As with so many of the streets in Grosse Pointe, there is a rich, and checkered past. Many of the streets we have come to take for granted date back hundreds of years, and represent far more than just a street name.
Some of the older road names in Grosse Pointe are Rivard, Renaud, Vernier, Grand Marais, Provencal and Beaufait (to name but a few), which, you may have noticed, have a distinctly French theme to them.
During the eighteenth century the French occupied much of the farmland that was so important to the Grosse Pointe area. During this era it is believed the area was heavily wooded and swampy, however it proved to be a great area for farming. Many of the early farms generally had around 300 feet of water frontage, ran one – two miles inland, and were owned by some very familiar names (as mentioned above), that we now recognize.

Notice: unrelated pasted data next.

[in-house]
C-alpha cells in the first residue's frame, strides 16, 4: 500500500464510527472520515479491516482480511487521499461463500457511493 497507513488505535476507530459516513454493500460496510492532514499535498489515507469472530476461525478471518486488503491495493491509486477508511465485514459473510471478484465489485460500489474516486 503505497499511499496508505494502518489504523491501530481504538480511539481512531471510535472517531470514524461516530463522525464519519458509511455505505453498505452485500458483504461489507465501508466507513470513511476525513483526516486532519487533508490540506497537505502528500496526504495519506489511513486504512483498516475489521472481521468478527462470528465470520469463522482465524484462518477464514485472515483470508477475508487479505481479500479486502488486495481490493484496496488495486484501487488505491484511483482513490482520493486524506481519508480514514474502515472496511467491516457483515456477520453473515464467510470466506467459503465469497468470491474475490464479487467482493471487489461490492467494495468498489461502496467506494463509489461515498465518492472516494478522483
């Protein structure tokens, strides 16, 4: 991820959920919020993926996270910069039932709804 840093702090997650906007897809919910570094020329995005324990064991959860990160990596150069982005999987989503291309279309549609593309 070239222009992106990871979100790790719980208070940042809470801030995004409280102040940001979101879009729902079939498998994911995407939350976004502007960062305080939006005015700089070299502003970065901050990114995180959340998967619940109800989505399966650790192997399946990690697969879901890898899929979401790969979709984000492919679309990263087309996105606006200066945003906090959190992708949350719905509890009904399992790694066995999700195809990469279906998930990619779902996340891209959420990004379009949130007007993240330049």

One of the earliest French farmers to settle in the Grosse Pointe region was the Rivard Family. Having taken ownership of a ribbon farm in 1762 the Rivard’s were a prominent family in the community.
Shortly after moving to the area Jean Baptiste Rivard married a young woman of German descent and together they had 13 children. After the death of Jean Baptiste in 1805, two of his sons (Charles and Francois) managed the land, which was ultimately sold by Farncois’s son around 1852. According to research in the book Tonnanour – ‘The sale of the land coincided with the end of the French ribbon farm system. During this period, Wayne County began to divide into sections and the township of Grosse Pointe became independent in 1848’.
Today the Rivard name remains very prominent in the community and the street is home to many grand residences. Over the next couple of weeks we will be presenting some of these homes, starting with the earliest – constructed between 1918 and 1922.
Number 482 was completed in 1918, having been designed by the prominent firm of Stratton and Snyder. The 3,200 sq ft home is designed in a colonial architectural style with a clapboard exterior, and steeply pitched roof.
William Buck Stratton and Dalton J. V Snyder worked together between 1918-1925, and created several homes in Grosse Pointe including: 4 Woodland Place, 365 University Place, 341 Lakeland and 15366 Windmill Pointe.